IWS : “ Abrupture of placenta”
On the baby:
Risk factors
Types of Abruption
Abruptions are classified according to severity in the following manner:
Diagnosing Placental Abruption
Category: medicinemedicine

Abrupture of placenta

1. IWS : “ Abrupture of placenta”

Done by Yerketayeva Akerke
Checked Antonova G A


• Placental abruption (also called
abruptio placentae) refers to bleeding
at the decidual-placental interface
that causes partial or total placental
detachment prior to delivery of the
fetus. The diagnosis is typically
reserved for pregnancies over 20
weeks of gestation. The major clinical
findings are vaginal bleeding and
abdominal pain, often accompanied
by hypertonic uterine contractions,
uterine tenderness, and a
nonreassuring fetal heart rate (FHR)


4. On the baby:

• If a large amount of the placenta separates from the uterus, the
baby will probably be in distress until delivery and may die in utero,
thus resulting in a stillbirth.
• The baby may be premature and need to be placed in the newborn
intensive care unit. He or she might have problems with breathing
and feeding.
• If the baby is in distress in the uterus, he or she may have a low
level of oxygen in the blood after birth.
• The newborn may have low blood pressure or a low blood count.
• If the separation is severe enough, the baby could suffer brain
damage or die before or shortly after birth.
• The newborn may have learning issues at later development stages,
often requiring professional pedagogical aid.

5. Risk factors

• Pre-eclampsia
• Maternal smoking is associated with up to 90% increased risk.
• Maternal trauma, such as motor vehicle accidents, assaults, falls
or nosocomial infection.
• Short umbilical cord
• Prolonged rupture of membranes (>24 hours)
• Thrombophilia
• Retroplacental fibromyoma
• Multiparity
• Multiple pregnancy
• Maternal age: pregnant women who are younger than 20 or older than 35
are at greater risk.
• Previous abruption: Women who have had an abruption in previous
pregnancies are at greater risk.
• Previous Caesarean section
• some infections are also diagnosed as a cause
• cocaine intoxication

6. Types of Abruption

• whether the blood remains inside a woman's
uterus or flows out through her vagina. A
woman with placental abruption always
bleeds, but sometimes the blood stays within
her uterus and can be seen only through
an ultrasound. An abruption of this sort is
called a concealed abruption. About 20% of
abruptions are concealed; and


• the amount of placenta that has broken away
from the uterine wall. Sometimes just a small
part of the placenta breaks away, while at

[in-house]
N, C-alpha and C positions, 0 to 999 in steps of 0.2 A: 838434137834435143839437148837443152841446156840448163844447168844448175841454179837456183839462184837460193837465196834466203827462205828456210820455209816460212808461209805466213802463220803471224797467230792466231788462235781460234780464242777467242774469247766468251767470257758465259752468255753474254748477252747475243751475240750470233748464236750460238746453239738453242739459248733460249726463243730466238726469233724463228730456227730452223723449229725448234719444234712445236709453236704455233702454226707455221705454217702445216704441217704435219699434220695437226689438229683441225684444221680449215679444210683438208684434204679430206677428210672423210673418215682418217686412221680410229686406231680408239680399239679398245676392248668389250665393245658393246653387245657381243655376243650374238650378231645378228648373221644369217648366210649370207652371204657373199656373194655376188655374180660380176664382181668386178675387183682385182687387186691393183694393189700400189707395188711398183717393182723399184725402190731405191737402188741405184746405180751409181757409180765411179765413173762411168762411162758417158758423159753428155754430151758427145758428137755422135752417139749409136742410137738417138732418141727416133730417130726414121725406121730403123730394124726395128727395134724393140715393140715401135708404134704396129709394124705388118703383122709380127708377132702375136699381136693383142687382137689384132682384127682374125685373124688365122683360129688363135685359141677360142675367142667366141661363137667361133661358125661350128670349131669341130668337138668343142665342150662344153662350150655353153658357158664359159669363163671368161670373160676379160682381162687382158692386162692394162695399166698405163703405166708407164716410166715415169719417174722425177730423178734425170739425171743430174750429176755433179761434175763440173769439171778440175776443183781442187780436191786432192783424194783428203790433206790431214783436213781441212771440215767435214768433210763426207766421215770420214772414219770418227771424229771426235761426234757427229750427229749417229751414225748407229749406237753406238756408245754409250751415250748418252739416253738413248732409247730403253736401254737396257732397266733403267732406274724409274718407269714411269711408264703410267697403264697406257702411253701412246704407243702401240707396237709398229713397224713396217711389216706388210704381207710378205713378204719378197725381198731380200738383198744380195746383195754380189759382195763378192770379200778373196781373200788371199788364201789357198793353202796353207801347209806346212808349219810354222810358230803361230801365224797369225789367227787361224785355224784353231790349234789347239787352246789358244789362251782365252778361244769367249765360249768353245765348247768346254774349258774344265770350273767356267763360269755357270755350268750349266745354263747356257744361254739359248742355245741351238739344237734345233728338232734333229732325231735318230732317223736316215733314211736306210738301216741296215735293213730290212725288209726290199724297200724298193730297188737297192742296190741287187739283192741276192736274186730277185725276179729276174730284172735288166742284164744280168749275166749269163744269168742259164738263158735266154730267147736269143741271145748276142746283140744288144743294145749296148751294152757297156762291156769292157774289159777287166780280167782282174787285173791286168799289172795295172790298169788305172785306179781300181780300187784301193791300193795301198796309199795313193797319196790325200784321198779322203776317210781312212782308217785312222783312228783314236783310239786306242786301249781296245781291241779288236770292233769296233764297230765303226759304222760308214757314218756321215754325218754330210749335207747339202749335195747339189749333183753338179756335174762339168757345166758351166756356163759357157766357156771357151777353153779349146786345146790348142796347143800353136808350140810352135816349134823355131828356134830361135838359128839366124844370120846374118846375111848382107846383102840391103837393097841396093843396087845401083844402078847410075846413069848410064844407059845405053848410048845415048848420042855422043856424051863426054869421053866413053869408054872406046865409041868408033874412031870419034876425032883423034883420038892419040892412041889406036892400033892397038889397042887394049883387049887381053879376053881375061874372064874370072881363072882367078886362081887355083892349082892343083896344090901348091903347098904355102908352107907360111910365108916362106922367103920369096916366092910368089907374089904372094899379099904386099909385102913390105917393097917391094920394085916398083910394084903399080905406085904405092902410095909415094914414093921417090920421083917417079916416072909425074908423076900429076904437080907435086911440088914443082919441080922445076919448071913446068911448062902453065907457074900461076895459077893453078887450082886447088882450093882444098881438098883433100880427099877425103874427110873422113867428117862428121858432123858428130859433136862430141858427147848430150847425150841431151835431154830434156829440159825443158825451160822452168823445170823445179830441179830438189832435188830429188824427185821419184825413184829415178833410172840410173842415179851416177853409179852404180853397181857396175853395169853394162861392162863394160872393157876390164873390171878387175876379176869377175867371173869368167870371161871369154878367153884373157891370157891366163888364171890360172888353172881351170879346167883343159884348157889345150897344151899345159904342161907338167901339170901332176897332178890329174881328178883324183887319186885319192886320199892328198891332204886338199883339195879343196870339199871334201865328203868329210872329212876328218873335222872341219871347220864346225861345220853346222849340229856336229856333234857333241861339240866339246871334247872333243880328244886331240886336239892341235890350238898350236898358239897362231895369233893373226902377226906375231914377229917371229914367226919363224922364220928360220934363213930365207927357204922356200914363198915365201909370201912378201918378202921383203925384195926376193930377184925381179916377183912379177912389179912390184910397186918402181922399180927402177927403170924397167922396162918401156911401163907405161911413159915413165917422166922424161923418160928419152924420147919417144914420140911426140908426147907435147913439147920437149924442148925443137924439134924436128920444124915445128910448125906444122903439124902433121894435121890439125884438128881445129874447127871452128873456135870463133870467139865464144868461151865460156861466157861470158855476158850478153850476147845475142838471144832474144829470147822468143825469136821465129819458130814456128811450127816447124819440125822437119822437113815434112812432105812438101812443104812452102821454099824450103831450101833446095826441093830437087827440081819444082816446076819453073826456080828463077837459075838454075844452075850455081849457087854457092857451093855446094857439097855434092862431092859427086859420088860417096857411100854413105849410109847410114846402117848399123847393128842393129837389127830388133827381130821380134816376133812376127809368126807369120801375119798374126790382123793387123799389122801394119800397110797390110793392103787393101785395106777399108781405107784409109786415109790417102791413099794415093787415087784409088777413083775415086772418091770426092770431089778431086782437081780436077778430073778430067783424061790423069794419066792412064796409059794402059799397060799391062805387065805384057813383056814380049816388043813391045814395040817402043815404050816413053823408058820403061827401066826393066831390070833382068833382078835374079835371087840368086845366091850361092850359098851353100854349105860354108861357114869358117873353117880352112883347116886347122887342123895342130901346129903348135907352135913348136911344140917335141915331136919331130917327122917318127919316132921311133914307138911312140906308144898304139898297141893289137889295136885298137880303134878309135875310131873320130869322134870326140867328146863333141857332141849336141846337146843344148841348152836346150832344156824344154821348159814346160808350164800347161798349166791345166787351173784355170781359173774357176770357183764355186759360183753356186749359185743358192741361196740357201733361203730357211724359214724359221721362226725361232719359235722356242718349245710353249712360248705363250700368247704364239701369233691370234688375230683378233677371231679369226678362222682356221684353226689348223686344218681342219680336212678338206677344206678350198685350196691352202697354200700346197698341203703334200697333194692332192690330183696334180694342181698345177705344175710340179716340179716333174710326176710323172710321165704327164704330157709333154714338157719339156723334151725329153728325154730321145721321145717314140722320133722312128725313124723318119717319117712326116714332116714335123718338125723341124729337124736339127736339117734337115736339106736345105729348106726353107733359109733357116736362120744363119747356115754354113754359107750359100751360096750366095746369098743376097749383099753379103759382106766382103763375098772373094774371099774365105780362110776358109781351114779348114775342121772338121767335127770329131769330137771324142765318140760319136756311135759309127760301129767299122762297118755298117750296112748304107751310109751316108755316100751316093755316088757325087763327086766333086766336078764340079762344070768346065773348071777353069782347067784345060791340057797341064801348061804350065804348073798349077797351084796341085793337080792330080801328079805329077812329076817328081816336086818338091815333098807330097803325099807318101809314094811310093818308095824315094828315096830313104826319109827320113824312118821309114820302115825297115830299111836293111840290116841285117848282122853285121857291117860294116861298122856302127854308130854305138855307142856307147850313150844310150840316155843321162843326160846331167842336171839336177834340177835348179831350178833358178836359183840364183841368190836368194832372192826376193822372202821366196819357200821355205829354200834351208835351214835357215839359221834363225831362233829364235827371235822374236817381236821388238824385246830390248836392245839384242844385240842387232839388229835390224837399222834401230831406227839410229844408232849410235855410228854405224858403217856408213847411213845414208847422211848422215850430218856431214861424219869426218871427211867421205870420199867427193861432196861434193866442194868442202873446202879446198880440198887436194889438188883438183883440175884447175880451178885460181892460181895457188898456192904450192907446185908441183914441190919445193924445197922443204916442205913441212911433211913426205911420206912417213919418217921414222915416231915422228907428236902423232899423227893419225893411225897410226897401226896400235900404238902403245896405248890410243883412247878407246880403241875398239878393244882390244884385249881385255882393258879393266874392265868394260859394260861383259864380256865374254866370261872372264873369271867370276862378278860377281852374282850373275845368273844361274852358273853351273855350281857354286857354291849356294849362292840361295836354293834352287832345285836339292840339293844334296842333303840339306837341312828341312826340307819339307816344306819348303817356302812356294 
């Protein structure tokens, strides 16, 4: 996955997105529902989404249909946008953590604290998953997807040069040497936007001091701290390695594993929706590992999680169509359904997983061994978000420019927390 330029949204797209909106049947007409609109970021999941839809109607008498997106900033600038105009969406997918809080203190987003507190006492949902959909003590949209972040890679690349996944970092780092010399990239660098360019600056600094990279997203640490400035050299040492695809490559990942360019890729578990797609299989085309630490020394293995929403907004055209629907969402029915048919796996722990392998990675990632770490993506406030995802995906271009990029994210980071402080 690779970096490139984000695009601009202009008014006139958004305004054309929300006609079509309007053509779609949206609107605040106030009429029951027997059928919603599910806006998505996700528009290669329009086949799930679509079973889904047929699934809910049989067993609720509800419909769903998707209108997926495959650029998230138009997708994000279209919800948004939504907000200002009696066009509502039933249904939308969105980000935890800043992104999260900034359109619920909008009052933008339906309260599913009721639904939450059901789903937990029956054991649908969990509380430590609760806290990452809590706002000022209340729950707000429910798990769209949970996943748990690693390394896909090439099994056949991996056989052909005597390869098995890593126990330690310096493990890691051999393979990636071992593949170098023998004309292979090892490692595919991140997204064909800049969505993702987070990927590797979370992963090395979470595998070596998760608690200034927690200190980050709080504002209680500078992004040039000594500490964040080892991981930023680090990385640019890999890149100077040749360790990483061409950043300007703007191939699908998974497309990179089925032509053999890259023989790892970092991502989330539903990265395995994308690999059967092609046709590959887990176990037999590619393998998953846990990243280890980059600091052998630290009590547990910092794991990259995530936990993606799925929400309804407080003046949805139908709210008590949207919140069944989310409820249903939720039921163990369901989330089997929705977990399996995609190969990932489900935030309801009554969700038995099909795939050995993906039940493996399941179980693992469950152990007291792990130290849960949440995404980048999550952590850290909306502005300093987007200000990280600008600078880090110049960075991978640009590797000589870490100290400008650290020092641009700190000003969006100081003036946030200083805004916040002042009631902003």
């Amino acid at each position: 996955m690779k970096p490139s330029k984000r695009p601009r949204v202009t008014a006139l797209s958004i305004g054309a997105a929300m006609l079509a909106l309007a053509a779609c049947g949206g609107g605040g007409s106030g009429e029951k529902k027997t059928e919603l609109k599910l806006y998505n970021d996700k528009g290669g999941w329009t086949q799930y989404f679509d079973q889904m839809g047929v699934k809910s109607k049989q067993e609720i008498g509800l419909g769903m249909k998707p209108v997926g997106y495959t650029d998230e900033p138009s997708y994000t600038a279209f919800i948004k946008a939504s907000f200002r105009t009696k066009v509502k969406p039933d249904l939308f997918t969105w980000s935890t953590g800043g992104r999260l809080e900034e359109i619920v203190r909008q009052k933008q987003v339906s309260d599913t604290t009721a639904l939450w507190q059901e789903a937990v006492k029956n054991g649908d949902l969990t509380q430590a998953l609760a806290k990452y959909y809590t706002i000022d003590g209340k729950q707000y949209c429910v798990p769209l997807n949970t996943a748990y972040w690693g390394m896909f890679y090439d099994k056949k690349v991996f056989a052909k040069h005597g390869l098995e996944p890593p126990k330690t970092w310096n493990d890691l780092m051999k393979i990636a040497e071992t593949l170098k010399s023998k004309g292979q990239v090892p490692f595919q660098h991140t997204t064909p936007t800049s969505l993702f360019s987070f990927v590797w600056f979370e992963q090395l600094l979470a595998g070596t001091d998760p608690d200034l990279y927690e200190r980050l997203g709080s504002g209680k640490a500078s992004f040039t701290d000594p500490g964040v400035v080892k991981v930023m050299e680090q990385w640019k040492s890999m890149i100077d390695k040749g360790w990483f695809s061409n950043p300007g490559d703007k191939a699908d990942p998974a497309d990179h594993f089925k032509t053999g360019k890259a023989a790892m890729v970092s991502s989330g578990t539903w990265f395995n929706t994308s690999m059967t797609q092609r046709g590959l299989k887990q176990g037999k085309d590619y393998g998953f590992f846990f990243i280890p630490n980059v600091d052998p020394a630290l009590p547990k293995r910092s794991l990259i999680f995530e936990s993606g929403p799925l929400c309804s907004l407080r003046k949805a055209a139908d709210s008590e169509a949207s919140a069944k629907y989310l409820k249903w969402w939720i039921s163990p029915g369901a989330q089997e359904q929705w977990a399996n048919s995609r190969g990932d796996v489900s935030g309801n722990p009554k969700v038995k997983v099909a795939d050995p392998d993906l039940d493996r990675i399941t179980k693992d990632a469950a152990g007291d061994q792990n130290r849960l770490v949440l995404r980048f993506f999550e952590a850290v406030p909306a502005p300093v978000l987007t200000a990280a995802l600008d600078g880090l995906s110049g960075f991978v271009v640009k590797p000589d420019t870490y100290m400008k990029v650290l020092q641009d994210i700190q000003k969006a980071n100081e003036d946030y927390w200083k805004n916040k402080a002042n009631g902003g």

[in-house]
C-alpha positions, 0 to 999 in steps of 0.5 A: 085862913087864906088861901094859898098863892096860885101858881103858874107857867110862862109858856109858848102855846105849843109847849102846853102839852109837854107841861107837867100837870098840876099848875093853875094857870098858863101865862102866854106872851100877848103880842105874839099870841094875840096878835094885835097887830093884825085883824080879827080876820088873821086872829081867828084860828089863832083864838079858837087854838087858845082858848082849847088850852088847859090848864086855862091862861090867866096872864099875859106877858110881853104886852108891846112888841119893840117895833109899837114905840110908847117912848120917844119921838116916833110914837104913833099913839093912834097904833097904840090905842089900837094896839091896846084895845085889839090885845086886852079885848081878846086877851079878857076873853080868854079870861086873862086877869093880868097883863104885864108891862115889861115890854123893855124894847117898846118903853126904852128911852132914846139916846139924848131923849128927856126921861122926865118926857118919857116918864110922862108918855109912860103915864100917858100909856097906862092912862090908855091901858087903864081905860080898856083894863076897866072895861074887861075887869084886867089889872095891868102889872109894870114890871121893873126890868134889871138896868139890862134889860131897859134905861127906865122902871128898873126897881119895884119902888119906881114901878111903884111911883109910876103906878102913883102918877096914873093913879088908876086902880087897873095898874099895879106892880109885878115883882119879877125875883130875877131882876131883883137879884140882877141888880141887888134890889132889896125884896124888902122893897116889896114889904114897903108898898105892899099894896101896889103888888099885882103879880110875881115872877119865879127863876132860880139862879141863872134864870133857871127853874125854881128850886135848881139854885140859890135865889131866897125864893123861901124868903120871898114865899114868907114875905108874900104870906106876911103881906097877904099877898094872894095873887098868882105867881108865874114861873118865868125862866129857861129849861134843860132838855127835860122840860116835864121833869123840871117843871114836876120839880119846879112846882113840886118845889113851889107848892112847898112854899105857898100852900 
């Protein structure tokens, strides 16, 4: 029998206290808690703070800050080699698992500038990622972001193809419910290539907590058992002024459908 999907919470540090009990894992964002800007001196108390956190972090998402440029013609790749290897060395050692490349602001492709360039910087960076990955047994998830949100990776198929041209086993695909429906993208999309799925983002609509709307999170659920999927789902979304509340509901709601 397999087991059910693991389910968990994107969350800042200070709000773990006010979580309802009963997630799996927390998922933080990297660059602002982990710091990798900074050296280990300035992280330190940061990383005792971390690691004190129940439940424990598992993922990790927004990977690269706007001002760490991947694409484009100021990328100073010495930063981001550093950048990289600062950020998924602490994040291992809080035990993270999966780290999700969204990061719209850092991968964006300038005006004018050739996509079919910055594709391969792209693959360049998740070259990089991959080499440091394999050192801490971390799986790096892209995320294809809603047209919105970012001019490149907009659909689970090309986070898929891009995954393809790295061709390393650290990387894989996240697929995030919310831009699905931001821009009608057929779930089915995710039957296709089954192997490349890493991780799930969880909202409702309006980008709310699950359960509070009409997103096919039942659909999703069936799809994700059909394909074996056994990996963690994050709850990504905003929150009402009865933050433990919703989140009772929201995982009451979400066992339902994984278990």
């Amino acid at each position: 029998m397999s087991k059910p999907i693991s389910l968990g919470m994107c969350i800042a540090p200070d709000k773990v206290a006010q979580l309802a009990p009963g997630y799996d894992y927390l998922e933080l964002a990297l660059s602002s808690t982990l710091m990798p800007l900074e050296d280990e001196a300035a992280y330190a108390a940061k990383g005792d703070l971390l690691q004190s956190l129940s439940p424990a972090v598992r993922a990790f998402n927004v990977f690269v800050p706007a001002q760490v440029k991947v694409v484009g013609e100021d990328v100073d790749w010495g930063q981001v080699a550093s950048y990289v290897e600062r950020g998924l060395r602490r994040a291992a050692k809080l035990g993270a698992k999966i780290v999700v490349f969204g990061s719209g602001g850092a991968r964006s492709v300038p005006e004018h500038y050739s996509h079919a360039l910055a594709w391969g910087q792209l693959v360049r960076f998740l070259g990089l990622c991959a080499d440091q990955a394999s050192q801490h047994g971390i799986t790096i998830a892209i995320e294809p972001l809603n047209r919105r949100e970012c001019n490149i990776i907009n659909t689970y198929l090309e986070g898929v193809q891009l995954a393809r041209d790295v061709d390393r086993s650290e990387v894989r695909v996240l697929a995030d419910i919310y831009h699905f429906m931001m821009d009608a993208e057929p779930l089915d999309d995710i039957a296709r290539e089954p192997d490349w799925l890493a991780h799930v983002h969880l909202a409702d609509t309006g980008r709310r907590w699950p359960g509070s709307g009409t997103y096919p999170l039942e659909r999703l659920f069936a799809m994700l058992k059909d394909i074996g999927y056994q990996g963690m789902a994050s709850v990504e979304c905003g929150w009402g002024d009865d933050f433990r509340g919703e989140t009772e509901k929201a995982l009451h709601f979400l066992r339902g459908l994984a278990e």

other times the entire placenta separates. A
doctor will use a percentage-anywhere from
10 to 100%-to indicate how much of the
placenta has separated. The more the
placenta has separated, the greater the risk to
the mother and her baby.


9. Abruptions are classified according to severity in the following manner:

• Grade 0: Asymptomatic and only diagnosed through post
partum examination of the placenta.
• Grade 1: The mother may have vaginal bleeding with
mild uterine tenderness or tetany, but there is no distress
of mother or fetus.
• Grade 2: The mother is symptomatic but not in shock.
There is some evidence of fetal distress can be found
with fetal heart rate monitoring.
• Grade 3: Severe bleeding (which may be occult) leads to
maternal shock and fetal death. There may be
maternal disseminated intravascular coagulation. Blood
may force its way through the uterine wall into the
serosa, a condition known as Couvelaire uterus.


11. Symptoms

• contractions that don't stop (and may follow
one another so rapidly as to seem continuous)
• pain in the uterus
• tenderness in the abdomen
• vaginal bleeding (sometimes)
• uterus may be disproportionately enlarged
• pallor



14. Diagnosing Placental Abruption

• When a woman has placental abruption, the
most common signs are:
• vaginal bleeding;
• abdominal tenderness or back pain;
• contractions; and
• abnormalities in the baby's heartbeat.


16. Treatment

1. Isotonic solution (by amount of blood loss 10
2. Vit K(0,015 g * 3 times)
3. Nifedipine (arterial hypertention)
4. Antiagregants

17. Treatment

Treatment will vary depending upon
gestational age and the status of
mother and fetus
Treatment of hypovolemic shock:
intensive transfusion with blood
Assessment of fetus
Termination of pregnancy: CS or Vaginal

18. Treatment

Treatment of consumptive
1. Supplement of coagulation factors:
fresh blood, frozen blood plasma,
fibrinogen, blood platelet.
2. Heparin: high coagulation
3. Anti-fibrinolysis
Prevention of renal failure
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